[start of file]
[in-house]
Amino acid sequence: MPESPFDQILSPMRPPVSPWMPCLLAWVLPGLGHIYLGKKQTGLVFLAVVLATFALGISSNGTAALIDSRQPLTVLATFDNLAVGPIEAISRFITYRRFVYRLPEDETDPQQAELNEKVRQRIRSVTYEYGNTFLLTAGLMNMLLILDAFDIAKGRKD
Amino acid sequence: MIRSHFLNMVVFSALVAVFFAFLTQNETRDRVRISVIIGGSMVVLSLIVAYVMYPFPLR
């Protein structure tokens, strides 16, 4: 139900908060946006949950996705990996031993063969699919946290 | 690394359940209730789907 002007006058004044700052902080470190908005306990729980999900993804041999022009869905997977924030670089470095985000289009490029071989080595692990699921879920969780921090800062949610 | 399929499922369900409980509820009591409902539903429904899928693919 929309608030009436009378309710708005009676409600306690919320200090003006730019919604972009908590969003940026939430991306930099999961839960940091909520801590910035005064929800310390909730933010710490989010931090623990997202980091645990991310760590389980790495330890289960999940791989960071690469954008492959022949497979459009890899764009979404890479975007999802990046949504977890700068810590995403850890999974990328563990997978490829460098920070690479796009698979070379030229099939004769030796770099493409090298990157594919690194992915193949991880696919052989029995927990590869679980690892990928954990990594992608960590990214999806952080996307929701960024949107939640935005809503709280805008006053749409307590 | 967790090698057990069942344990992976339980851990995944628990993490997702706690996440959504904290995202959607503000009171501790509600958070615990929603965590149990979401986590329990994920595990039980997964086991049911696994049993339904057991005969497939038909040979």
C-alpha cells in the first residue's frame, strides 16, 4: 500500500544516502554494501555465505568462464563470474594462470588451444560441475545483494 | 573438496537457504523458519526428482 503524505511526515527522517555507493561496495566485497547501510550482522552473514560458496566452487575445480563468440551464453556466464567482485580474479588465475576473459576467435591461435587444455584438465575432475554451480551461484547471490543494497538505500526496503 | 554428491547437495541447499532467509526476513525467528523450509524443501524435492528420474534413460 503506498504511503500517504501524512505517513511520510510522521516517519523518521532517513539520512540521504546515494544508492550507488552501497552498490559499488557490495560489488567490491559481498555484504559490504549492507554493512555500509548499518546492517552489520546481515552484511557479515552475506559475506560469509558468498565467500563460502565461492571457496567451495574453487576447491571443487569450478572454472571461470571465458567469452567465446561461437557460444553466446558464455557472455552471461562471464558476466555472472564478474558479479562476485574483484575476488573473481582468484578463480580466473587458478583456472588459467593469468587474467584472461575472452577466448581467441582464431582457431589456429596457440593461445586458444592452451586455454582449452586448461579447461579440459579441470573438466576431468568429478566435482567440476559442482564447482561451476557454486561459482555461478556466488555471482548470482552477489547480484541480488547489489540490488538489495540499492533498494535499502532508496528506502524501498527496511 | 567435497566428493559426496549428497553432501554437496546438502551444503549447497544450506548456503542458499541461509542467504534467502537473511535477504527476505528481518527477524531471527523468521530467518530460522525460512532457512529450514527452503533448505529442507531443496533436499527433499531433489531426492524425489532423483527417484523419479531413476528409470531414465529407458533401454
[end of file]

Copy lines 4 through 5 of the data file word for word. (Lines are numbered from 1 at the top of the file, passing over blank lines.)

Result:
């Protein structure tokens, strides 16, 4: 139900908060946006949950996705990996031993063969699919946290 | 690394359940209730789907 002007006058004044700052902080470190908005306990729980999900993804041999022009869905997977924030670089470095985000289009490029071989080595692990699921879920969780921090800062949610 | 399929499922369900409980509820009591409902539903429904899928693919 929309608030009436009378309710708005009676409600306690919320200090003006730019919604972009908590969003940026939430991306930099999961839960940091909520801590910035005064929800310390909730933010710490989010931090623990997202980091645990991310760590389980790495330890289960999940791989960071690469954008492959022949497979459009890899764009979404890479975007999802990046949504977890700068810590995403850890999974990328563990997978490829460098920070690479796009698979070379030229099939004769030796770099493409090298990157594919690194992915193949991880696919052989029995927990590869679980690892990928954990990594992608960590990214999806952080996307929701960024949107939640935005809503709280805008006053749409307590 | 967790090698057990069942344990992976339980851990995944628990993490997702706690996440959504904290995202959607503000009171501790509600958070615990929603965590149990979401986590329990994920595990039980997964086991049911696994049993339904057991005969497939038909040979």
C-alpha cells in the first residue's frame, strides 16, 4: 500500500544516502554494501555465505568462464563470474594462470588451444560441475545483494 | 573438496537457504523458519526428482 503524505511526515527522517555507493561496495566485497547501510550482522552473514560458496566452487575445480563468440551464453556466464567482485580474479588465475576473459576467435591461435587444455584438465575432475554451480551461484547471490543494497538505500526496503 | 554428491547437495541447499532467509526476513525467528523450509524443501524435492528420474534413460 503506498504511503500517504501524512505517513511520510510522521516517519523518521532517513539520512540521504546515494544508492550507488552501497552498490559499488557490495560489488567490491559481498555484504559490504549492507554493512555500509548499518546492517552489520546481515552484511557479515552475506559475506560469509558468498565467500563460502565461492571457496567451495574453487576447491571443487569450478572454472571461470571465458567469452567465446561461437557460444553466446558464455557472455552471461562471464558476466555472472564478474558479479562476485574483484575476488573473481582468484578463480580466473587458478583456472588459467593469468587474467584472461575472452577466448581467441582464431582457431589456429596457440593461445586458444592452451586455454582449452586448461579447461579440459579441470573438466576431468568429478566435482567440476559442482564447482561451476557454486561459482555461478556466488555471482548470482552477489547480484541480488547489489540490488538489495540499492533498494535499502532508496528506502524501498527496511 | 567435497566428493559426496549428497553432501554437496546438502551444503549447497544450506548456503542458499541461509542467504534467502537473511535477504527476505528481518527477524531471527523468521530467518530460522525460512532457512529450514527452503533448505529442507531443496533436499527433499531433489531426492524425489532423483527417484523419479531413476528409470531414465529407458533401454